Day 23,708: Working on My Pencilmanship.
As children, we couldn’t wait to be promoted to pens. We studied penmanship through the earliest grades with large pencils in order to qualify for getting a pen and writing in script. At some point I was told I had pretty penmanship.
Somewhere along the line that all changed. I needed to write notes fast, and get ideas down on paper while talking half the time I was writing. My script turned to scrawls and, at times, I couldn’t even read what I wrote.
Then the computer age struck and I became a fast typist. Neither pencils nor pens were required if you could type your notes on a laptop. Never mind that the clickety keys annoyed others around me, or made me sound distracted rather than attentive on phone calls, I could keep fast notes! Except I couldn’t. My typing accuracy plunged and sometimes I couldn’t read what I had even typed!
A few years back, I went back to pencils. They have two advantages. The most obvious one is the ability to erase. When you write quickly and with little thought, you make multiple mistakes including spelling and just odd word combinations. And, if you realize you can’t read your own writing, even in pencil, you can quickly erase and rewrite the word so even you know what you meant to write.
The second, less obvious advantage, is that pencils slow you down. The pencil doesn’t glide across the page like a pen and you more clearly because you’re forced to take more time. I also reverted back to print. It also slows me down, but more importantly requires me to form each letter so I can read my own writing.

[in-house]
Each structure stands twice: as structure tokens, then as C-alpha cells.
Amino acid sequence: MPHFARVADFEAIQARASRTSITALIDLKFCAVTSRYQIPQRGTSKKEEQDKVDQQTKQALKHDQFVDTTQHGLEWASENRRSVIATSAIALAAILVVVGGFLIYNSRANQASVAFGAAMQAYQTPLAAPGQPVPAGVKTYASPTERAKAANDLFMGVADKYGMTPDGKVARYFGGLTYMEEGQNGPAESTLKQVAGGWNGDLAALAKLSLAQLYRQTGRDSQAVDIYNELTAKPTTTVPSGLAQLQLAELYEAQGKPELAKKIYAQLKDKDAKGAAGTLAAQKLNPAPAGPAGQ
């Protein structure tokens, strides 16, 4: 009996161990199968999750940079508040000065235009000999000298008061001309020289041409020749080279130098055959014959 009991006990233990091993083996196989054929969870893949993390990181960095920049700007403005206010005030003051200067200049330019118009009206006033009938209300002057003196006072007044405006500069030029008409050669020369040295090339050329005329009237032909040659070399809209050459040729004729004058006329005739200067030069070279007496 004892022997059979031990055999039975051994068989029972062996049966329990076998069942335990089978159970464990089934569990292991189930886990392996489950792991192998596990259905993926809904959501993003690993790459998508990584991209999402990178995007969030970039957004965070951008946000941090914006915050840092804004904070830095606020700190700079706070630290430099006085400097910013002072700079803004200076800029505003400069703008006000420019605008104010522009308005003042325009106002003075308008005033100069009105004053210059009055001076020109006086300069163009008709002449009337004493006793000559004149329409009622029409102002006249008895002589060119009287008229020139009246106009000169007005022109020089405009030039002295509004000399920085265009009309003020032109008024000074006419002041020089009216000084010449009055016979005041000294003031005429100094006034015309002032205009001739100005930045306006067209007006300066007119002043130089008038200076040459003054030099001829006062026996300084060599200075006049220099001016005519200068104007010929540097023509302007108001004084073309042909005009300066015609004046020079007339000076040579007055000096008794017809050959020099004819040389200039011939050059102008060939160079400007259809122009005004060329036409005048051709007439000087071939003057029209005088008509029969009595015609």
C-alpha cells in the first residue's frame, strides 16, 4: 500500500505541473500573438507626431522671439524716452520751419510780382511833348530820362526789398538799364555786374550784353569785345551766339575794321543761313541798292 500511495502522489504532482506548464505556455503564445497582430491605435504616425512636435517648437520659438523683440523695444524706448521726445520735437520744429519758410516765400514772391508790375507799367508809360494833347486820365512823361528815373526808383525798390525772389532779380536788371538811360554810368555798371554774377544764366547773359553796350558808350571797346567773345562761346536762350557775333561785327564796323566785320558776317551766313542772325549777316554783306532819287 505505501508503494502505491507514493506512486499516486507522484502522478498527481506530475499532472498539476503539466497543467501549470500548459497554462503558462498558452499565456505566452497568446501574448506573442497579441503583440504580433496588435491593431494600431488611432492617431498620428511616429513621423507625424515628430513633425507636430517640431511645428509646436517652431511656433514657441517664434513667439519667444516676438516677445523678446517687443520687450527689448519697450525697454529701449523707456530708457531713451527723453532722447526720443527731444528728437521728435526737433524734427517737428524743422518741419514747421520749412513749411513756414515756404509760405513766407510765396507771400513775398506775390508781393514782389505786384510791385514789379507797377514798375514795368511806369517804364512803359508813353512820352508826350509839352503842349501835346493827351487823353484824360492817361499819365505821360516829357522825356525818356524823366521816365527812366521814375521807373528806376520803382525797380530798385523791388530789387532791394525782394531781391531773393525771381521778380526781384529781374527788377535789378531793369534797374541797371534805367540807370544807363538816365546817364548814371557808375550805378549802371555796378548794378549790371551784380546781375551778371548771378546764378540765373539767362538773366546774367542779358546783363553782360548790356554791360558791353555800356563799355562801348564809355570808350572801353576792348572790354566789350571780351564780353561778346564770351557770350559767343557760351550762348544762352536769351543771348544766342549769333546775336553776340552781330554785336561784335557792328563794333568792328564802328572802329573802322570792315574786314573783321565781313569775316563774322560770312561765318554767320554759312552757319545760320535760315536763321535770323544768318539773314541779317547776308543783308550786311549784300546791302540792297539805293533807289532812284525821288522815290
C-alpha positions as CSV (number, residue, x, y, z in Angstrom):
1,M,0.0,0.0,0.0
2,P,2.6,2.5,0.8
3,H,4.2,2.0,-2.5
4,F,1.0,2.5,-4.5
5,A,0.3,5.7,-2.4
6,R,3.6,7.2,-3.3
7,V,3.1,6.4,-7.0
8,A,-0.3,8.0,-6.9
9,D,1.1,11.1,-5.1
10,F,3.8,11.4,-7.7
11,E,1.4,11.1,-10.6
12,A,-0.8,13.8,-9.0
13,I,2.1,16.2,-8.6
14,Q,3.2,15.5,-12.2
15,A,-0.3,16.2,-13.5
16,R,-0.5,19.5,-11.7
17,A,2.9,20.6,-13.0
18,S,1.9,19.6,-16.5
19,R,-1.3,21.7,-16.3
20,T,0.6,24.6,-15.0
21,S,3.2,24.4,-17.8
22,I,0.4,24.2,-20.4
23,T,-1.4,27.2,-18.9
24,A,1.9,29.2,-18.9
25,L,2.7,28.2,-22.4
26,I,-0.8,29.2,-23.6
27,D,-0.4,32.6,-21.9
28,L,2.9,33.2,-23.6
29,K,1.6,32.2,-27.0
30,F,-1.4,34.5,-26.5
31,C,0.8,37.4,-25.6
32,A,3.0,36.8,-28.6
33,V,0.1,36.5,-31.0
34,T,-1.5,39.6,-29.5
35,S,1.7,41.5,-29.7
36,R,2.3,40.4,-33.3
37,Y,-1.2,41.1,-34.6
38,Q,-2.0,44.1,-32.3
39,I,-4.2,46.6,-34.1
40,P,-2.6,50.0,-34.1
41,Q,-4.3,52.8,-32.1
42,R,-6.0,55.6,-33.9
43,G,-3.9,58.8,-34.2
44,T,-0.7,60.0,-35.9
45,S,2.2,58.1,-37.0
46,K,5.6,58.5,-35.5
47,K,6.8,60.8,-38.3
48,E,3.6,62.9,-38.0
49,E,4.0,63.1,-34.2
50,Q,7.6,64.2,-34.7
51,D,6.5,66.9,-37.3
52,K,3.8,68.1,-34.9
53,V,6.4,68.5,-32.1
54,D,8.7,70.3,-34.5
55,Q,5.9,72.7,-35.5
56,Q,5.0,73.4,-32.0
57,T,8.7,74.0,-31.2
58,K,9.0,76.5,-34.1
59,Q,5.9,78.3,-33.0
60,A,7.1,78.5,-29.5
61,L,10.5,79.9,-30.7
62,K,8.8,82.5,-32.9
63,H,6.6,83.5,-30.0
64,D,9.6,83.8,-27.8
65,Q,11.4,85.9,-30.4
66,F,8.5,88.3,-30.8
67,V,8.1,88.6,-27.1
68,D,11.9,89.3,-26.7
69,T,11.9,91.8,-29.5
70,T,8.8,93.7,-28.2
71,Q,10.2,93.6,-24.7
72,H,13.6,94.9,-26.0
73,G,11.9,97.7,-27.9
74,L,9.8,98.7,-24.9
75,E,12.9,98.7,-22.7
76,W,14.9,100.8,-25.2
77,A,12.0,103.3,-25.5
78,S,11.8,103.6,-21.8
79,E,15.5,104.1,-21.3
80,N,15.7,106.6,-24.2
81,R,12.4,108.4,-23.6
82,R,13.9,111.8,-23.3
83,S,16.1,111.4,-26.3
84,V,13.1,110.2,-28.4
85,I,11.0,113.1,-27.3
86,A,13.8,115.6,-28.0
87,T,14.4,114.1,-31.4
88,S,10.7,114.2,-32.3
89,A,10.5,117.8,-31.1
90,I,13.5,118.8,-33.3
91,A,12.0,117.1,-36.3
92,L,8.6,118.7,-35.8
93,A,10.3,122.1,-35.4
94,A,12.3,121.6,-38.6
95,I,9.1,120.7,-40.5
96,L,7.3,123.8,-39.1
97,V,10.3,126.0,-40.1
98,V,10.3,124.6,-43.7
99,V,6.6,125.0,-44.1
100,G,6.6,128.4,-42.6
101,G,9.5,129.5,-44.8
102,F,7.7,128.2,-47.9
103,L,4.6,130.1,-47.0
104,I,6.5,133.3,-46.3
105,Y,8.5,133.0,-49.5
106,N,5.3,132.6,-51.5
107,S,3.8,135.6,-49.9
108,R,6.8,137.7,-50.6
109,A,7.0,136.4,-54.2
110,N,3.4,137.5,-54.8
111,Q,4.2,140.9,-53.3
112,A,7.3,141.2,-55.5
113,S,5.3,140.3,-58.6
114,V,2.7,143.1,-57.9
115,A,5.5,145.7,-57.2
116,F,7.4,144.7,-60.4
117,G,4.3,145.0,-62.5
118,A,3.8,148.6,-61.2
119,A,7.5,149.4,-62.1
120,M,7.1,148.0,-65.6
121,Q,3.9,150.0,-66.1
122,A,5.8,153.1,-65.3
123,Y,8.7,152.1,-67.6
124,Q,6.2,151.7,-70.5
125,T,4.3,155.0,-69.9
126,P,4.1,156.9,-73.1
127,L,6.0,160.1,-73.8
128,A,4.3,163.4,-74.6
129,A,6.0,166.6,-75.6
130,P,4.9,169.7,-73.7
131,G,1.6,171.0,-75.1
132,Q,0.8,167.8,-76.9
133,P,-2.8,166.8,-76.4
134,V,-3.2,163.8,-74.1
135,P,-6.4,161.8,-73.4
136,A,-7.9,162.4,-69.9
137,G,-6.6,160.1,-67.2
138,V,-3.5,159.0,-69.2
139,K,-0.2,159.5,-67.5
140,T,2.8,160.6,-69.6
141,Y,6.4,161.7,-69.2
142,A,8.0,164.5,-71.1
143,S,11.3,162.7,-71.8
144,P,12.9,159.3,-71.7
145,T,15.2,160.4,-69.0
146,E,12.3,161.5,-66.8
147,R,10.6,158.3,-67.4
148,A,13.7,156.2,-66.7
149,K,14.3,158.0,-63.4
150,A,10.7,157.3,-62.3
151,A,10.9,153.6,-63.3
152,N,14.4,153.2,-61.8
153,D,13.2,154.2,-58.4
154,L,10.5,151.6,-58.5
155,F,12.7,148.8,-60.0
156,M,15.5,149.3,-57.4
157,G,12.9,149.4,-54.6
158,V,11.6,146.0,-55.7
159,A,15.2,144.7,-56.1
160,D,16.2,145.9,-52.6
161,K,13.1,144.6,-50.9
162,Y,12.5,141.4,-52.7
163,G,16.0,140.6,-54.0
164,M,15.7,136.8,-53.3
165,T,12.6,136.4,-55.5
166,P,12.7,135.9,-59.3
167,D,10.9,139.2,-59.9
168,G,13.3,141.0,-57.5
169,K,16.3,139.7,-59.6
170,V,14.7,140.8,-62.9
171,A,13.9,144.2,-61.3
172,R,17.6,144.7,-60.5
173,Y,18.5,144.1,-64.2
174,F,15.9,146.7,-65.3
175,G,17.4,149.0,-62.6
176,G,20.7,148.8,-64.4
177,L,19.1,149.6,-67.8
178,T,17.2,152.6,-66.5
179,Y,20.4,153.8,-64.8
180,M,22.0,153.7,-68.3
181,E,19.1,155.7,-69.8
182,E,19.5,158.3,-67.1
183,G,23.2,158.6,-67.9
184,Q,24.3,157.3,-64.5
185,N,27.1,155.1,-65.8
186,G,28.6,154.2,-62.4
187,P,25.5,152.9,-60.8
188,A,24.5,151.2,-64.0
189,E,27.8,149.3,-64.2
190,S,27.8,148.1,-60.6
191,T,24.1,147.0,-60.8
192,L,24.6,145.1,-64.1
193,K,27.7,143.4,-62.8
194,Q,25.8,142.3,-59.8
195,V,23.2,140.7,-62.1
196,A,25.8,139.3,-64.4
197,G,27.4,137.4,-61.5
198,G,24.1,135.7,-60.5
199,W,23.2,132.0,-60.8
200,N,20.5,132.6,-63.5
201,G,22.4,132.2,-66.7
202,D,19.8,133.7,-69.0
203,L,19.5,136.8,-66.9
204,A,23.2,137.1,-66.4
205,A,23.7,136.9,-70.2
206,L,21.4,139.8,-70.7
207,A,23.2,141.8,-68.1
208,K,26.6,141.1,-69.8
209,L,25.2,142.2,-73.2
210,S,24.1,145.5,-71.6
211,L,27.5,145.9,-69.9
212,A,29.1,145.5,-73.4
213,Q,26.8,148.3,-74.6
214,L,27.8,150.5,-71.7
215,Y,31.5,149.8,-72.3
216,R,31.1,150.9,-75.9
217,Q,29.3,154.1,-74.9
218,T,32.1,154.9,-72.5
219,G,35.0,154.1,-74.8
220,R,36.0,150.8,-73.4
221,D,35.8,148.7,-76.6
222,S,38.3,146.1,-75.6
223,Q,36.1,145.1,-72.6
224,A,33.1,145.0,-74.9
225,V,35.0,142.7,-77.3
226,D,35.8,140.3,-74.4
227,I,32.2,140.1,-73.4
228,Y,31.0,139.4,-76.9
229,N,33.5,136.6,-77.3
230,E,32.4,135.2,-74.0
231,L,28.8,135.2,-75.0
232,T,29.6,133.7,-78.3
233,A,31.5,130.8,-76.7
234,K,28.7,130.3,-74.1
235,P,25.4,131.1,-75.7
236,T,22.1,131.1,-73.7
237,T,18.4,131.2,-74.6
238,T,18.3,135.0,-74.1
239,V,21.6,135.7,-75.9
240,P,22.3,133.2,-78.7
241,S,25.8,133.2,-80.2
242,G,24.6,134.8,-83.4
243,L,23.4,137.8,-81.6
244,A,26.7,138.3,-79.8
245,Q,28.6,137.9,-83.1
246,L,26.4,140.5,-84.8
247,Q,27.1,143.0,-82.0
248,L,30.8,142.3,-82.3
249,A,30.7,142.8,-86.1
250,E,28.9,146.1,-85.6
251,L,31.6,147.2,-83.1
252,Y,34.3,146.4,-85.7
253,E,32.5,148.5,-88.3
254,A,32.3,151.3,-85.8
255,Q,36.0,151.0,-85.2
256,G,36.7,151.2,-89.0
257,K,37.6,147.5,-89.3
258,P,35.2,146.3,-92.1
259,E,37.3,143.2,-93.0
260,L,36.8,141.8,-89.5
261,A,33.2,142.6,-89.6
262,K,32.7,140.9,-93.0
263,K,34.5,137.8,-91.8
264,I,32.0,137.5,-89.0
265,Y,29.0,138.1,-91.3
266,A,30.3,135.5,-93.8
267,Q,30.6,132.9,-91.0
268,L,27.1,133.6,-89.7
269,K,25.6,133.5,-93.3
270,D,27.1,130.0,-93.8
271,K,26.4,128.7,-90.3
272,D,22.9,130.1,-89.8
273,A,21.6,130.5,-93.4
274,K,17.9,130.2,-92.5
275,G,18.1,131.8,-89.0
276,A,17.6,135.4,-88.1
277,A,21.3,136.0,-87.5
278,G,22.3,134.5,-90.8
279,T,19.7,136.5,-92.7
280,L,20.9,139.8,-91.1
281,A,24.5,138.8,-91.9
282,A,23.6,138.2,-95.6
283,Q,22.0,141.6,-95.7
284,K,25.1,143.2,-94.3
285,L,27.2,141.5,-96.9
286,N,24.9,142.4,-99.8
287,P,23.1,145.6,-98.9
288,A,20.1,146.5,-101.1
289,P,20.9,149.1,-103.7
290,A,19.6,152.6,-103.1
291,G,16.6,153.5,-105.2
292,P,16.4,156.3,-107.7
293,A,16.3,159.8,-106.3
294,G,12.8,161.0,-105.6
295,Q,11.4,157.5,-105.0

I still don’t have great handwriting, but it’s slowly improving. It’s not as nice as it was in my youth, but much better than during my middle adult years where I rushed through everything to get to the next thing. I still have too much to do in a day, but in my form of process improvement, I’ve come to realize if I can’t read my own notes than I’ve wasted time taking notes and attending meetings where I’ve lost my notes to bad penmanship. So…the answer is simple… I’m back to studying pencilmanship – getting well-formed letters, and enjoying being able to show my work to someone else and have them be able to read it too!
I prefer a cheap mechanical pencil as I’m incompetent at refilling lead. As long as the pencil has a decent eraser, I’m good. And, if there’s no mechanicals around, push comes to shove, any number two pencil will always serve in a pinch. There’s no beating the tried and true, and going back to my basic training – writing straight on the lines!
Focus on Gun Sanity. It’s just day’s away from Saturday March for Our Lives events around the country. Part of the difficulty in preparing for a march is deciding what to write on poster board. Here is an instance where you definitely don’t want to use pencils and want to get the biggest, broadest most colorful markers your Dollar store can provide. Or you can download artist’s renderings at amplifier.org. Need some less artistic ideas ? Just grab your marker and write any of these: Not. Real. Americans. People Over Guns. #NeverAgain. #NeverMore. Enough. Give Teachers Money for Books Not Guns. It doesn’t matter what you say. It doesn’t even matter if you have a poster. Showing up, however, is a really good thing as the local politicians will be looking at the size of the crowd to read the handwriting on the wall.
I had horrible cursive penmanship as a kid. I’ve always felt that cursive writing is designed for right-handed people. As a lefty, cursive writing is unnatural. Your pen isn’t being pulled along gracefully — you’re actually pushing it.
But printing was considered to be for kids — something to outgrow — and cursive was for grownups. I assumed I was stuck with my crappy cursive. Then, on the first day of 7th grade, my home room teacher walked up to the board and started… PRINTING!
From that day on I have been printing, exclusively.